Ryuseiken Battodo

Japanese swordfighting

It might have just been an off-day for folks but from what I saw last weekend, all the candidates for the next black belt level, myself included, do not seem ready for their next test. As cutting criteria again, you need to be proficient in those cuts, which to me means you should be able to do it not just once or twice but pretty much on command 60-90% of the time.

You should not have to think through the cuts but you can certainly do it at a careful pace (slow in between cuts). The worst is when you try to cut while thinking about your next cut. This is what causes mistakes for most students: in thinking of the next cut, you move too quickly into position, while your current cut is in flight. It ends up with goza off the stand, shakkuri, or other errors.

The other part is performing under stress. A busy environment like the park last week is distracting, but a test situation makes it even more stressful. It lowers your ability to some degree.

So far, I don't have that for 3-goza cuts (at least on the kesa giri part). Based on Saturday, it doesn't look like people have that for some of their patterns. So I'd say practice on air many, many times, with speed and power, before you try it again.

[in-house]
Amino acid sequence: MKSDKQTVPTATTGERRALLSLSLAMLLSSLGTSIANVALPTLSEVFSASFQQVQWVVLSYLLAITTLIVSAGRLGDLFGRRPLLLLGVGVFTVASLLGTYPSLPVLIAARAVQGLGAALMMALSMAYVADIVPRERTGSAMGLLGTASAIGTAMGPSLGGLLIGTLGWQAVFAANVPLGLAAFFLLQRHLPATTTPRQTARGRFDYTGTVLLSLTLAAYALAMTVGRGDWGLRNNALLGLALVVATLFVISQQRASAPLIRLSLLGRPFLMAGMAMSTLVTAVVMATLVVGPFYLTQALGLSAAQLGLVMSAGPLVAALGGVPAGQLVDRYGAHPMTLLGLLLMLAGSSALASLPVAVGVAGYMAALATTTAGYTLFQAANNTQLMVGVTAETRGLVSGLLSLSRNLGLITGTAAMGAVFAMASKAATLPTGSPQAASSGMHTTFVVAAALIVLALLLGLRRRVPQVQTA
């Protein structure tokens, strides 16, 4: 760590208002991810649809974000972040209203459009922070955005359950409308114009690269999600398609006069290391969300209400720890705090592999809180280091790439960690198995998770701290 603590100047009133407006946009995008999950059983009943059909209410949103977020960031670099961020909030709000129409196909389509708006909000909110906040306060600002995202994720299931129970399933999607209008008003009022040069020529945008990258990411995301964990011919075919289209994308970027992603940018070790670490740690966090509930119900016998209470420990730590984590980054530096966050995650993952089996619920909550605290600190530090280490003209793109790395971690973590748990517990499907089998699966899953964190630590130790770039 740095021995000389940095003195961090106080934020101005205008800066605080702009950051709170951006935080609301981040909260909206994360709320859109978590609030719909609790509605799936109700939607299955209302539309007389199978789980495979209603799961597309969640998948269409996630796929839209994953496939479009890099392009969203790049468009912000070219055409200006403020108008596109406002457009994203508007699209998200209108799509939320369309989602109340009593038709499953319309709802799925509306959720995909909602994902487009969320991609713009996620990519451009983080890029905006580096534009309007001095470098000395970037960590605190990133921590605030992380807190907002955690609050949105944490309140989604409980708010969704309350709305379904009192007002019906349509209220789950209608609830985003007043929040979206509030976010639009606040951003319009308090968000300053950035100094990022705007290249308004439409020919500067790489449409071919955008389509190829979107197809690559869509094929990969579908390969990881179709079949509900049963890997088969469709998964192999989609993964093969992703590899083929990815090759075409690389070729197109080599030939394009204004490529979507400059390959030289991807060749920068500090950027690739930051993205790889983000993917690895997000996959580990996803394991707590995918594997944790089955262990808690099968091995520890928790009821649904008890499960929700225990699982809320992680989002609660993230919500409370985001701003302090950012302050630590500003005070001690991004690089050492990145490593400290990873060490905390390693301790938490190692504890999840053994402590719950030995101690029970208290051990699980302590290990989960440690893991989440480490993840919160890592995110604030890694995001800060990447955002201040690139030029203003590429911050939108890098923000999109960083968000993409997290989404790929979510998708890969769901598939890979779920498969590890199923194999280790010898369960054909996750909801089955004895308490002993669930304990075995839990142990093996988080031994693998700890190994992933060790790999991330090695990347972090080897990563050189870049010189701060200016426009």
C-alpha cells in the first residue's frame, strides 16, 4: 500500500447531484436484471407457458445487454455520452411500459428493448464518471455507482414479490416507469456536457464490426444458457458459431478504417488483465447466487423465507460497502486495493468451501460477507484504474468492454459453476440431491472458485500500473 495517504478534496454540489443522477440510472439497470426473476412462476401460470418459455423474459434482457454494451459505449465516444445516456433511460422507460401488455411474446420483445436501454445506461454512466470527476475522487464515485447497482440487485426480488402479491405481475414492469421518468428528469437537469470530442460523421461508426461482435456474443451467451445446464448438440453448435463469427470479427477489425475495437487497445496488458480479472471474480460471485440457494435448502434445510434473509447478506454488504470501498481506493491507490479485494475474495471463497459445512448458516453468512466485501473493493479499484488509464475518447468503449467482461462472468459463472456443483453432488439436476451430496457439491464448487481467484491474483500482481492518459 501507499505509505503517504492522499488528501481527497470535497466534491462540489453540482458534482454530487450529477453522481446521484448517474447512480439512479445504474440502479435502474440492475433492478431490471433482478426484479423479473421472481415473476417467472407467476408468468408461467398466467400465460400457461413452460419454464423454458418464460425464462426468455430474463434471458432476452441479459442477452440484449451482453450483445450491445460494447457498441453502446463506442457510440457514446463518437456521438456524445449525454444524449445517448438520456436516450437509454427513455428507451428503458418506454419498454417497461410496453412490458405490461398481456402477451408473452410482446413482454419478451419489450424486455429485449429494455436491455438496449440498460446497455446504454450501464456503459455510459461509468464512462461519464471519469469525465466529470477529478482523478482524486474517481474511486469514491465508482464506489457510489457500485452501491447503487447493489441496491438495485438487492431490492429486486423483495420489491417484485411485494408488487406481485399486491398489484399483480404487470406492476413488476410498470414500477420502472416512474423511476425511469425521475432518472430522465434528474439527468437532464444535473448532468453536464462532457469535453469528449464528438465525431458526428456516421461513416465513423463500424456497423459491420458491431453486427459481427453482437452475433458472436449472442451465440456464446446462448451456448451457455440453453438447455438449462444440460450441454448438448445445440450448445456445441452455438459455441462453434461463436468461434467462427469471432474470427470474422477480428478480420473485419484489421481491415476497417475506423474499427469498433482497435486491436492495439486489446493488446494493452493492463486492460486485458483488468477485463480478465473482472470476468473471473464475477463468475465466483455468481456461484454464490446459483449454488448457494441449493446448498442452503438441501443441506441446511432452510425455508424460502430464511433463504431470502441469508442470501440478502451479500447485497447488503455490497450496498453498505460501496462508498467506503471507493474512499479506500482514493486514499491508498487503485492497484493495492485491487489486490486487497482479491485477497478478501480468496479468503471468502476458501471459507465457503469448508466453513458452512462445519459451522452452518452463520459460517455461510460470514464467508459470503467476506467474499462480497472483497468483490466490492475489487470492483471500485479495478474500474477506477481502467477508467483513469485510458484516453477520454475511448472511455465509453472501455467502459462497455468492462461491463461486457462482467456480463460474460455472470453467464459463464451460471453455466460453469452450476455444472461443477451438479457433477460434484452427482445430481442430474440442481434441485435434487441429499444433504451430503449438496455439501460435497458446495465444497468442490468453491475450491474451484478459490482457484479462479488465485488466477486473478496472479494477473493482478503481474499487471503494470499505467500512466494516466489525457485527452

With 1 goza that is quite doable. Most times, I don't even feel the impact of hitting a single goza anymore. Unfortunately the "hardness" (not difficulty) of multiple goza is not something you can mentally replicate easily. For multiple goza, the only real way is to just do it on real targets over and again.

-rawn

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Web sites & Resources

Matsuri: A Festival of Japan (2008) - Phoenix, AZ, Feb 23-28, Heritage Square

Battodo Ryuseiken in Japan. Also a partial site in english.



The Kodenkan of Tucson



The UofA Ryuseiken Battodo on the ASUA site



Tameshigiri.com - where we get goza. The ordering and shipping process are given.



Hanwei/Paul Chen swords



The Knighthawk Armoury builds some interesting realistic looking goshinken. They're expensive but they claim to be pretty durable (not yet tested by us).



Folding a Hakama the proper way



Woodall's Custom Workshop makes nice cutting stands for tameshigiri.


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